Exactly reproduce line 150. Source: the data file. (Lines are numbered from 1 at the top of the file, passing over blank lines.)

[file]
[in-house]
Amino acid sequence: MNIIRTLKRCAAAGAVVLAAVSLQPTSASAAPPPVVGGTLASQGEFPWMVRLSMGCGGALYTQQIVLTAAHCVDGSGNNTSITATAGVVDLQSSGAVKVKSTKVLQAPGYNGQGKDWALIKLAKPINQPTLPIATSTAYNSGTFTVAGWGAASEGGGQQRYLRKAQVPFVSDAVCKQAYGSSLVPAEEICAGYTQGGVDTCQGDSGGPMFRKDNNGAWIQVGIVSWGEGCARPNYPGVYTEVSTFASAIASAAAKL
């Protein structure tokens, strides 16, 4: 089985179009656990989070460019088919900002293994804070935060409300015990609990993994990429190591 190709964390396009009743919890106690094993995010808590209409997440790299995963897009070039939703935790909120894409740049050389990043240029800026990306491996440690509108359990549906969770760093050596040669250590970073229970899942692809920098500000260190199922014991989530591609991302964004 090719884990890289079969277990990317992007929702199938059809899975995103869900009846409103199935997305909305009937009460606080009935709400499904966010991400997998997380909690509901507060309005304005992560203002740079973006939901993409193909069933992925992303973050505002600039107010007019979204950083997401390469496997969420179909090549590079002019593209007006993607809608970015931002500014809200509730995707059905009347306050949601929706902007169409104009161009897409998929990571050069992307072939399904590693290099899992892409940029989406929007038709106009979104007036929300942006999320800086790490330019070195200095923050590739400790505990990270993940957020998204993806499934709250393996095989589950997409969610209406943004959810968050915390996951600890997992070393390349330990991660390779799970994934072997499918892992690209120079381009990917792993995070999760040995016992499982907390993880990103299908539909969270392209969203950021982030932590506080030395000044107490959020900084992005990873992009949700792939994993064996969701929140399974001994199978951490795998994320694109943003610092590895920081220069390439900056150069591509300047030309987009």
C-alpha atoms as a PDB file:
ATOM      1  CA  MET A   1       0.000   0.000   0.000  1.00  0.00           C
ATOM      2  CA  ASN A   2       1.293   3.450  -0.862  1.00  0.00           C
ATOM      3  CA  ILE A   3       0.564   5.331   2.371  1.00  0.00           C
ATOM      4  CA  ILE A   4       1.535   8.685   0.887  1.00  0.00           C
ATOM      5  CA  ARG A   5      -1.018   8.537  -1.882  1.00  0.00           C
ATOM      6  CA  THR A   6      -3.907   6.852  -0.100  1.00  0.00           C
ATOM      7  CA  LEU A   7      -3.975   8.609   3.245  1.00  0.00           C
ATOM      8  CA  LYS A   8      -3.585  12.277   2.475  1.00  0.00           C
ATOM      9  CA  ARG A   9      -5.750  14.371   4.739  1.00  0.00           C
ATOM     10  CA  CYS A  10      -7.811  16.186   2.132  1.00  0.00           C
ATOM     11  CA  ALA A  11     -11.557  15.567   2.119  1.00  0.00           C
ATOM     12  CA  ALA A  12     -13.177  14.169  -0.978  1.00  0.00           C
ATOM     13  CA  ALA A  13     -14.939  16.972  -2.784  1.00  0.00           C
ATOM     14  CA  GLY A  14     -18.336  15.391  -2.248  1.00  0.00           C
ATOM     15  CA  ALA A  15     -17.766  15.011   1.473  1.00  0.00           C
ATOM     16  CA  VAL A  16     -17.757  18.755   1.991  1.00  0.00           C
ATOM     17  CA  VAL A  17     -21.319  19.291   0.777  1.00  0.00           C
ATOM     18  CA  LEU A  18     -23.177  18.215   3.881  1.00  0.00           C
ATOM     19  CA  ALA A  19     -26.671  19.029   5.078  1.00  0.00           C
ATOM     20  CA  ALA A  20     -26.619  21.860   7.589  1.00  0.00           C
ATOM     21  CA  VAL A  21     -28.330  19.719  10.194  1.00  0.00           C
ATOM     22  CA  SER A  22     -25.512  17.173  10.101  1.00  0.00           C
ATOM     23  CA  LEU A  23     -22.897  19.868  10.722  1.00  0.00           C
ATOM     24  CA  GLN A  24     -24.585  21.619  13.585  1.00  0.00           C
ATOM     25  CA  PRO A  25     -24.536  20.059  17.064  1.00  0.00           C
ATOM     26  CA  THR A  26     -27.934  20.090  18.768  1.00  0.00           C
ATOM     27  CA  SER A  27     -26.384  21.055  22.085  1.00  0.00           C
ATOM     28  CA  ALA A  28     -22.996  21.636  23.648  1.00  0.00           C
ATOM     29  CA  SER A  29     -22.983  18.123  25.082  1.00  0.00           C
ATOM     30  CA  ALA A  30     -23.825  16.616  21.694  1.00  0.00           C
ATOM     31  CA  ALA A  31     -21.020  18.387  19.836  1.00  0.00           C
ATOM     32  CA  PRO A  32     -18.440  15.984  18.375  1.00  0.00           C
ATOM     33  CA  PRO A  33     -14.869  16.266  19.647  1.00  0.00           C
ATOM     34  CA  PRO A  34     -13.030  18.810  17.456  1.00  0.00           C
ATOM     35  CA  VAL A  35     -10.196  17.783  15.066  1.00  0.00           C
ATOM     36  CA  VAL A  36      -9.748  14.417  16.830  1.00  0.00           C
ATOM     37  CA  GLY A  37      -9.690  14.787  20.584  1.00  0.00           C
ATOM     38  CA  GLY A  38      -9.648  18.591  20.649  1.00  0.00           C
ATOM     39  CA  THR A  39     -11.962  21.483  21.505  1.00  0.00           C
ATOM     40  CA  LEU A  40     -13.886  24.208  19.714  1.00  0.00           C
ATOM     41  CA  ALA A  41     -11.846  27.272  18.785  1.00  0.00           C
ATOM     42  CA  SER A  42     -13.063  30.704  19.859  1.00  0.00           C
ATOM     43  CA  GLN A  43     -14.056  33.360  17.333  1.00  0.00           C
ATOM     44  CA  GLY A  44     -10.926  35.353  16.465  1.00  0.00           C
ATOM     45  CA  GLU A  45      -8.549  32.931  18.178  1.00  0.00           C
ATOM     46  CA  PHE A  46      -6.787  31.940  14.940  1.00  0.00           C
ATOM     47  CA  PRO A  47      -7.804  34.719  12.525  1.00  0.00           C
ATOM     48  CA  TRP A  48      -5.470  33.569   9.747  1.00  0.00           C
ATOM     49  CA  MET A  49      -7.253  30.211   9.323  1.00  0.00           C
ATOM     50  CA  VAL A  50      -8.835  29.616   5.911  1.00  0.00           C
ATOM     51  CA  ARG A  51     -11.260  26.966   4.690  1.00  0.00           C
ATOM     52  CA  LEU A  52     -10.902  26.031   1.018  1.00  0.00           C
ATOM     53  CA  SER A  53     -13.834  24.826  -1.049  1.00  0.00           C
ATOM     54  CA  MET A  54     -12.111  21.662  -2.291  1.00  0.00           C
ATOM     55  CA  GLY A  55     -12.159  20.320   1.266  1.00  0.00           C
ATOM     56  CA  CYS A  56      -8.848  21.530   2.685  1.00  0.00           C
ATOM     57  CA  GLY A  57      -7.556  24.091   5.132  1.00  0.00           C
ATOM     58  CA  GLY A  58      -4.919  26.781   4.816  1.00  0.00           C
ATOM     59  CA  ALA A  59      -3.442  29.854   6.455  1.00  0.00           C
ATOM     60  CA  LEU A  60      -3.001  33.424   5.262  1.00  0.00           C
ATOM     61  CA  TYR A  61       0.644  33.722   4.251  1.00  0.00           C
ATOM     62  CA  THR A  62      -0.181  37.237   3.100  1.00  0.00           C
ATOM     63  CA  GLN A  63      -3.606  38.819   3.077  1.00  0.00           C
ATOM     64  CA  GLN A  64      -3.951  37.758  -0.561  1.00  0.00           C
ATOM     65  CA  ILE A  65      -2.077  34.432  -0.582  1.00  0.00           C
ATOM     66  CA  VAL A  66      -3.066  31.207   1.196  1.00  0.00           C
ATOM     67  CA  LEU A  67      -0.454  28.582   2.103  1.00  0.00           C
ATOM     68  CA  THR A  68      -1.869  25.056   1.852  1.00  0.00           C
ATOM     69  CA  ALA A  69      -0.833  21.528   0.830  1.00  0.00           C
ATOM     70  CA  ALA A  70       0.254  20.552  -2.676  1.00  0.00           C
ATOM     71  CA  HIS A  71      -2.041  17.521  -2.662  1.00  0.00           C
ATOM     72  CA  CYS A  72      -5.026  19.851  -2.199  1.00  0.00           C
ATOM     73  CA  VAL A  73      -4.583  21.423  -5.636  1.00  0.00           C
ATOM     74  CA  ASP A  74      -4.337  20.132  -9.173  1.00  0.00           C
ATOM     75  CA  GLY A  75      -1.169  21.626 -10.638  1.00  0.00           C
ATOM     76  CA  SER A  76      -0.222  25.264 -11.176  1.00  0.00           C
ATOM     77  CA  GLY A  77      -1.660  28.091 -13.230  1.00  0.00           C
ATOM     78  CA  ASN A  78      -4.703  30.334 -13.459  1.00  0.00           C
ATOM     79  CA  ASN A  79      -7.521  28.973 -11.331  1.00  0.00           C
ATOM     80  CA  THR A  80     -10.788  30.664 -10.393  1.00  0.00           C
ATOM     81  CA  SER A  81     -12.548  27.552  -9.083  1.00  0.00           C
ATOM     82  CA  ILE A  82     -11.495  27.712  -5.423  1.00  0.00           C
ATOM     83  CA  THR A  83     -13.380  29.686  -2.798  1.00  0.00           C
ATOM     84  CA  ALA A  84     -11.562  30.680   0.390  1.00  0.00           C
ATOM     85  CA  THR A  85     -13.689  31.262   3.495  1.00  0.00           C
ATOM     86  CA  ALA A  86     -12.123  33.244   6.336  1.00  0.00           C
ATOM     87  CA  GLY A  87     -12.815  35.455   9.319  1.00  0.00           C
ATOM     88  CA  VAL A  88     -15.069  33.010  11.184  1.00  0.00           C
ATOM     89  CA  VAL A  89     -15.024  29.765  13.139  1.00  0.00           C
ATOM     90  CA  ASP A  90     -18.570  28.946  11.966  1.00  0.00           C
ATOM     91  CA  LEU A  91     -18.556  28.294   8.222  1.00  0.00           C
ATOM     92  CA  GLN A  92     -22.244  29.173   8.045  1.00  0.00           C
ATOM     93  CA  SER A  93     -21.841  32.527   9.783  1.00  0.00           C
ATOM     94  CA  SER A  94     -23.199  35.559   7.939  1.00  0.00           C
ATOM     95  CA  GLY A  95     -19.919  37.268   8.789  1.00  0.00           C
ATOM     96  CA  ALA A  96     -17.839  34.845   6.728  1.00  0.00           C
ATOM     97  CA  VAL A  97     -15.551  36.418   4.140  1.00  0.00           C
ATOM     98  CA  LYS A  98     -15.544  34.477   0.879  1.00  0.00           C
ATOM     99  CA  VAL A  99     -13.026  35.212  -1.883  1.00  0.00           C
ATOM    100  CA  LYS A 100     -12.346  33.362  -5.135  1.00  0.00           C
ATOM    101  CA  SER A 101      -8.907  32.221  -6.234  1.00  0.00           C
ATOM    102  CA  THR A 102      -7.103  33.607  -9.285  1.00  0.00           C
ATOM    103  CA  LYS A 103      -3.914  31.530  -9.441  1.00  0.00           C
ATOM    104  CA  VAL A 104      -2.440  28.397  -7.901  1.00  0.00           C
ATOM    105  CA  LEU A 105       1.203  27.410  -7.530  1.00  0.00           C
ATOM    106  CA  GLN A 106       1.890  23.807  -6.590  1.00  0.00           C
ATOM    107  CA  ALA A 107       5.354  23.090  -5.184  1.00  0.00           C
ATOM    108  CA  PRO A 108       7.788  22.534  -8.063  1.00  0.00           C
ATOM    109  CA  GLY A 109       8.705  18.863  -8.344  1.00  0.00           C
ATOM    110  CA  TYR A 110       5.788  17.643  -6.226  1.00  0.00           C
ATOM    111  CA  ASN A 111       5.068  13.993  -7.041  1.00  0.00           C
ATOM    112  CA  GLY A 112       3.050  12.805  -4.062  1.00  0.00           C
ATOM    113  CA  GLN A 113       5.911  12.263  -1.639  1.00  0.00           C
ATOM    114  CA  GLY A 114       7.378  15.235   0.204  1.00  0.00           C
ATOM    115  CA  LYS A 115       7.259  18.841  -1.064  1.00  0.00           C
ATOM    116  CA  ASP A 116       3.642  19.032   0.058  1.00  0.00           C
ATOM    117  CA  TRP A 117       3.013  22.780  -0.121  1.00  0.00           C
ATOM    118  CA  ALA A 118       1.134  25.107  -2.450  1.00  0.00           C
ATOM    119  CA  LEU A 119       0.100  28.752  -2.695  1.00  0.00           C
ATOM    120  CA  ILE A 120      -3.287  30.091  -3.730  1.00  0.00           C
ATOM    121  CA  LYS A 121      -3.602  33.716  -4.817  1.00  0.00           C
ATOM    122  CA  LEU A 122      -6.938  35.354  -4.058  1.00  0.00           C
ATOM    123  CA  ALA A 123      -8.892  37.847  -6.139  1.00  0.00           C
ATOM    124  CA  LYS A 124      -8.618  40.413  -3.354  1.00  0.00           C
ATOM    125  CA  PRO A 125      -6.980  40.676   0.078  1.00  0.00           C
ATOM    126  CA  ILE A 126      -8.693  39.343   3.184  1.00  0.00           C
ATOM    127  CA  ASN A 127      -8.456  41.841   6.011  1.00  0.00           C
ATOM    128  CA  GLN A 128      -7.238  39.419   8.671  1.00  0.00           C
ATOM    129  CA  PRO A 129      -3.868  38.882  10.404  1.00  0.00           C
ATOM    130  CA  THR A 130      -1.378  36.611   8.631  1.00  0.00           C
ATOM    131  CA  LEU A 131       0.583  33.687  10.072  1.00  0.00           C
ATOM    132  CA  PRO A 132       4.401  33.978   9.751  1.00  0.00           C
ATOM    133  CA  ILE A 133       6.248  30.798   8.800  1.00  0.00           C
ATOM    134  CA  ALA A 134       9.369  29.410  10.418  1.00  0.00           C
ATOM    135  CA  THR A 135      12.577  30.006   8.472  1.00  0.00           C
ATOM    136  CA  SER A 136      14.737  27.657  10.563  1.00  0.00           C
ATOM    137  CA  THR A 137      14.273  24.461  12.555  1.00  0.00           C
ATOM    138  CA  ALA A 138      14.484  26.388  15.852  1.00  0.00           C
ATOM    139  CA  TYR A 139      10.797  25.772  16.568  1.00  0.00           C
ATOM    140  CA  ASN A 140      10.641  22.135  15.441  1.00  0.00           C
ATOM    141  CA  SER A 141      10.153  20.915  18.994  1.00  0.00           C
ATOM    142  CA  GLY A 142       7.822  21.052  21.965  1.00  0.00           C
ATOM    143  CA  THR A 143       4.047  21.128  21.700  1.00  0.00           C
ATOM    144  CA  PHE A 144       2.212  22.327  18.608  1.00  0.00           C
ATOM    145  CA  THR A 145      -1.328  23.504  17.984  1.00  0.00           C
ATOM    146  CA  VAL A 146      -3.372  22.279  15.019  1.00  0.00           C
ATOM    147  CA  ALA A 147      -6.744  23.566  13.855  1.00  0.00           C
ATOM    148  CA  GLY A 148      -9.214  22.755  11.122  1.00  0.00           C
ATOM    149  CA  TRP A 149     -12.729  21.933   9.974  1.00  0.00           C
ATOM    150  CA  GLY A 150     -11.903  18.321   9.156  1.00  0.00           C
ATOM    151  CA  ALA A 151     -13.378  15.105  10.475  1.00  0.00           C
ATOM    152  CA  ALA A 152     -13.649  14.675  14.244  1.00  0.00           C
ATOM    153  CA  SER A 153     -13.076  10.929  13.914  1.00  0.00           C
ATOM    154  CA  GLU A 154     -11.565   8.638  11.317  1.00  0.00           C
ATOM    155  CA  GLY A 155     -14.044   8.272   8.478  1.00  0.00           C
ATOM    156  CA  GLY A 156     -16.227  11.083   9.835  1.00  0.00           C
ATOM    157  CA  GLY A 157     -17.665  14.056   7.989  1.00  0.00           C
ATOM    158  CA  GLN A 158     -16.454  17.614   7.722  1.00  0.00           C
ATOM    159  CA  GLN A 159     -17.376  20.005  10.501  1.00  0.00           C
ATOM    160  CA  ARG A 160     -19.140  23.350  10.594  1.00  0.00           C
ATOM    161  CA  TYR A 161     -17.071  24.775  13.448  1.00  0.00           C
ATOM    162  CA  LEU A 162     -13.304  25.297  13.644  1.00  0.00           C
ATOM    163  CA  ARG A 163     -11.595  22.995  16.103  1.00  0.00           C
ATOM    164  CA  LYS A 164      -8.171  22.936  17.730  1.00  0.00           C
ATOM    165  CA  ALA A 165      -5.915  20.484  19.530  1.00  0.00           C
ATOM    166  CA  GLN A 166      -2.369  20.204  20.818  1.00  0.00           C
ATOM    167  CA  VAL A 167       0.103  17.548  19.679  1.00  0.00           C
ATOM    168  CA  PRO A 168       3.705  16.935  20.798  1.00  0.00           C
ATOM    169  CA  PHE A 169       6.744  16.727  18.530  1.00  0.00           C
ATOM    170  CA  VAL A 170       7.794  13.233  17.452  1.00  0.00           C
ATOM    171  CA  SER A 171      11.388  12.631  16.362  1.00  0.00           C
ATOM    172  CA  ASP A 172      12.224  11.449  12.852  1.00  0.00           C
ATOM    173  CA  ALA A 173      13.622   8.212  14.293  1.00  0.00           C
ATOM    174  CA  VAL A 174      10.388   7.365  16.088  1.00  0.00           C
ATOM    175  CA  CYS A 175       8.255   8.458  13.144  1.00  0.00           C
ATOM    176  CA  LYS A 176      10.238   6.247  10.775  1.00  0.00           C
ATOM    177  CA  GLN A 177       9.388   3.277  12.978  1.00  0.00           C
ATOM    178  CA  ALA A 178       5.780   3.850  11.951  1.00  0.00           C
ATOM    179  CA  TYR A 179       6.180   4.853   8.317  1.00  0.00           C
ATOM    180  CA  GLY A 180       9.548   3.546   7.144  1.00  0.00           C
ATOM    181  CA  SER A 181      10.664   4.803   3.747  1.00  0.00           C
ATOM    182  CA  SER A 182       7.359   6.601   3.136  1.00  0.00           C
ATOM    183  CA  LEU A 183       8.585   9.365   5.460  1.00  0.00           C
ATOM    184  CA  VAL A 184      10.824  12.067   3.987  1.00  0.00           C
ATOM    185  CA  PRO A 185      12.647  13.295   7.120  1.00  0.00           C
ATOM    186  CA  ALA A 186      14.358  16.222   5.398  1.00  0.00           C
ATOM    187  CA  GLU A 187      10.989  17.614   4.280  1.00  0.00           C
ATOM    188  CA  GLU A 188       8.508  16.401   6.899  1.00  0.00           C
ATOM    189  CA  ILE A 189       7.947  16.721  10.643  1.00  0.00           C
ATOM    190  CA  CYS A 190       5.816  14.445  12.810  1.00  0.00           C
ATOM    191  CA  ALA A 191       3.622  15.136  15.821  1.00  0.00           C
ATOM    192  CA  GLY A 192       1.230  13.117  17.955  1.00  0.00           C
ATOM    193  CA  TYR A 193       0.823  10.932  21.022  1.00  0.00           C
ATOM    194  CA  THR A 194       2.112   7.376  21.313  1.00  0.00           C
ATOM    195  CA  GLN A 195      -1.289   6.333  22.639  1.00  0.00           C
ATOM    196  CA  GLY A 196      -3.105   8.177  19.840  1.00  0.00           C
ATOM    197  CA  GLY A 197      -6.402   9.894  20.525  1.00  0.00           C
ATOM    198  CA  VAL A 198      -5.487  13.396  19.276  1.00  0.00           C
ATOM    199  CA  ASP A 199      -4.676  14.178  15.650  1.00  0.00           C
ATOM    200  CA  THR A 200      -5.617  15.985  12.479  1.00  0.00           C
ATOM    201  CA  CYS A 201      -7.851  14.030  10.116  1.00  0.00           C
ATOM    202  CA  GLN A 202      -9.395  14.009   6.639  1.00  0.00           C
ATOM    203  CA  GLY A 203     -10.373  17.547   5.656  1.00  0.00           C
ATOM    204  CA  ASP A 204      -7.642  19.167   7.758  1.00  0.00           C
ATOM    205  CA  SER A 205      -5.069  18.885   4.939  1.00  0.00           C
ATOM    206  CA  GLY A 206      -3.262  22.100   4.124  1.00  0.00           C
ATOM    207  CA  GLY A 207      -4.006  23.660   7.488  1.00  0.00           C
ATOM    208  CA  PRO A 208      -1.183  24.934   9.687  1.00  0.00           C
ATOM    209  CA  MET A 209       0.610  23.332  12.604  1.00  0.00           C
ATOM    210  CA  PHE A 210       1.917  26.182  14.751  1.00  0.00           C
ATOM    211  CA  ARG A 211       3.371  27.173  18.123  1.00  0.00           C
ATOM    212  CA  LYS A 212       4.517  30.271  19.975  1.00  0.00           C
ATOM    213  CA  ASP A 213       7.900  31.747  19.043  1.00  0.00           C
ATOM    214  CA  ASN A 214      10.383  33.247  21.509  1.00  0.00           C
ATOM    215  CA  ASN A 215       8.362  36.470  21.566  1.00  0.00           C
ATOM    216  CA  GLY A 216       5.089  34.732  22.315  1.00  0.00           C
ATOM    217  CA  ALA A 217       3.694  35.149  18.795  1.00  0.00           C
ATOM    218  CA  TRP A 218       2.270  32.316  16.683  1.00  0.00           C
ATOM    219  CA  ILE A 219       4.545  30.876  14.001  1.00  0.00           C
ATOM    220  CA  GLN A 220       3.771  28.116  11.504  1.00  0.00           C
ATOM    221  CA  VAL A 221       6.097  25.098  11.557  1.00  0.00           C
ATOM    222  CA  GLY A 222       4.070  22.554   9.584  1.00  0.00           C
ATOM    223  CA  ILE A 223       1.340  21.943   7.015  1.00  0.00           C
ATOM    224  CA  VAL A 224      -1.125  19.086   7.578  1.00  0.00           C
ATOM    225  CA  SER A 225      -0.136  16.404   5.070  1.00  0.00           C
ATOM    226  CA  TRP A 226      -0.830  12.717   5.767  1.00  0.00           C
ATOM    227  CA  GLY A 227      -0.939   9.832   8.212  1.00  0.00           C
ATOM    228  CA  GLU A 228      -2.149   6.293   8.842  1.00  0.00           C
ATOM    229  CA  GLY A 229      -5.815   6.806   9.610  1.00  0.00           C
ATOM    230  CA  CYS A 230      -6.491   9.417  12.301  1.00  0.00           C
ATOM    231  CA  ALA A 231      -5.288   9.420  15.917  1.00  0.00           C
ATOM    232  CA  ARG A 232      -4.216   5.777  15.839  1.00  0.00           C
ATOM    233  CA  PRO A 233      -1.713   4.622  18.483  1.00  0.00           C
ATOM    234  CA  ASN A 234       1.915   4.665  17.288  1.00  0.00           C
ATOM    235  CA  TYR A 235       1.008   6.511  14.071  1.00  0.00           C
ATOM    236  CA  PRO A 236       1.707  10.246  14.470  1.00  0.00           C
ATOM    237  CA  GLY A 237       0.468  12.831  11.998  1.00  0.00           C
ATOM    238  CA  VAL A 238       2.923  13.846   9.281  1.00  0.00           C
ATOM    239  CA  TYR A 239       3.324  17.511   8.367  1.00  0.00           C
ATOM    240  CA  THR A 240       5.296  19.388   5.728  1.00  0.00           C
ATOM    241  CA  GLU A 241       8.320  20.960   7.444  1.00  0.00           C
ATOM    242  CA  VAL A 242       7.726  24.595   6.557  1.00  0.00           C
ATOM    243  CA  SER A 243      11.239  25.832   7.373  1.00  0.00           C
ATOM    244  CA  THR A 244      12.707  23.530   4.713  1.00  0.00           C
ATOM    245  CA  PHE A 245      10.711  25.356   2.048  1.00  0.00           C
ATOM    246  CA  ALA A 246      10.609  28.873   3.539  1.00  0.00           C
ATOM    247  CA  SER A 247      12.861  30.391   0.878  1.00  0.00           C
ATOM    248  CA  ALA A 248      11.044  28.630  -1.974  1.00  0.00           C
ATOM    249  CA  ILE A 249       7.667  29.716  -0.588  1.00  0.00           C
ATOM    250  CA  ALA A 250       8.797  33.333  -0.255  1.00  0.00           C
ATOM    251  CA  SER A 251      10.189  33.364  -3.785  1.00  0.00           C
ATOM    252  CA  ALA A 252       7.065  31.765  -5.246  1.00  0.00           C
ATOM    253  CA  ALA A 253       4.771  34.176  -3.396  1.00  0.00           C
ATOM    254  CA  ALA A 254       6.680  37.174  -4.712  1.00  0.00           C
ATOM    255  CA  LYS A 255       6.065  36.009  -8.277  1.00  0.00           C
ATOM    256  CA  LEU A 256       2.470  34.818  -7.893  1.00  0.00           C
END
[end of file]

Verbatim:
ATOM    146  CA  VAL A 146      -3.372  22.279  15.019  1.00  0.00           C